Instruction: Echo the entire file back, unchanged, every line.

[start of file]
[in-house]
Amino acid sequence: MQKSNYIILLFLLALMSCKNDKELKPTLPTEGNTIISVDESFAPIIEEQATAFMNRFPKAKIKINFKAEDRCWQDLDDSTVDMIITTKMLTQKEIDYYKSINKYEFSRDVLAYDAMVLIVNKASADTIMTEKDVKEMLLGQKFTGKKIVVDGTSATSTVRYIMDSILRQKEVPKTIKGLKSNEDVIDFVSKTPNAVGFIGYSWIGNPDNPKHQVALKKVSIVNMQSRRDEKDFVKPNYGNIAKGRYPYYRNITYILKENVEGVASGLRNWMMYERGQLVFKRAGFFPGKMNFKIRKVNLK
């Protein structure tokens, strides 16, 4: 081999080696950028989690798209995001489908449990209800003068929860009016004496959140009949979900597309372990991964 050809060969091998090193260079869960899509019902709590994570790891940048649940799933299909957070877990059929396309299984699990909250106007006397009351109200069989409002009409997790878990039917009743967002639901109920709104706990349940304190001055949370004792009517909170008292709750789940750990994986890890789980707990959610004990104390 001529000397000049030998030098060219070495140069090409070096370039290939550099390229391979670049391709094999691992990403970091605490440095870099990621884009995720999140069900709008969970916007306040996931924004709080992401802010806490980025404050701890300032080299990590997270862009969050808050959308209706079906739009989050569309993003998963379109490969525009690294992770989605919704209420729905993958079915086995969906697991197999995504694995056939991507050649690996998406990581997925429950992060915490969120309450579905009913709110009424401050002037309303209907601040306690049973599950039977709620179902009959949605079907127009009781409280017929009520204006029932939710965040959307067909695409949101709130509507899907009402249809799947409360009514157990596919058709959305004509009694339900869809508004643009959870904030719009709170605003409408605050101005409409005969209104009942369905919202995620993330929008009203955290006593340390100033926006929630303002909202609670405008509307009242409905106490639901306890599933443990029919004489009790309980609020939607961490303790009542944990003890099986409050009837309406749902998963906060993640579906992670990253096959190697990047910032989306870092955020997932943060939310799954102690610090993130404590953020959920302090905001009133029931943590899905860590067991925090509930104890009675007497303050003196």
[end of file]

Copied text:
[in-house]
Amino acid sequence: MQKSNYIILLFLLALMSCKNDKELKPTLPTEGNTIISVDESFAPIIEEQATAFMNRFPKAKIKINFKAEDRCWQDLDDSTVDMIITTKMLTQKEIDYYKSINKYEFSRDVLAYDAMVLIVNKASADTIMTEKDVKEMLLGQKFTGKKIVVDGTSATSTVRYIMDSILRQKEVPKTIKGLKSNEDVIDFVSKTPNAVGFIGYSWIGNPDNPKHQVALKKVSIVNMQSRRDEKDFVKPNYGNIAKGRYPYYRNITYILKENVEGVASGLRNWMMYERGQLVFKRAGFFPGKMNFKIRKVNLK
């Protein structure tokens, strides 16, 4: 081999080696950028989690798209995001489908449990209800003068929860009016004496959140009949979900597309372990991964 050809060969091998090193260079869960899509019902709590994570790891940048649940799933299909957070877990059929396309299984699990909250106007006397009351109200069989409002009409997790878990039917009743967002639901109920709104706990349940304190001055949370004792009517909170008292709750789940750990994986890890789980707990959610004990104390 001529000397000049030998030098060219070495140069090409070096370039290939550099390229391979670049391709094999691992990403970091605490440095870099990621884009995720999140069900709008969970916007306040996931924004709080992401802010806490980025404050701890300032080299990590997270862009969050808050959308209706079906739009989050569309993003998963379109490969525009690294992770989605919704209420729905993958079915086995969906697991197999995504694995056939991507050649690996998406990581997925429950992060915490969120309450579905009913709110009424401050002037309303209907601040306690049973599950039977709620179902009959949605079907127009009781409280017929009520204006029932939710965040959307067909695409949101709130509507899907009402249809799947409360009514157990596919058709959305004509009694339900869809508004643009959870904030719009709170605003409408605050101005409409005969209104009942369905919202995620993330929008009203955290006593340390100033926006929630303002909202609670405008509307009242409905106490639901306890599933443990029919004489009790309980609020939607961490303790009542944990003890099986409050009837309406749902998963906060993640579906992670990253096959190697990047910032989306870092955020997932943060939310799954102690610090993130404590953020959920302090905001009133029931943590899905860590067991925090509930104890009675007497303050003196």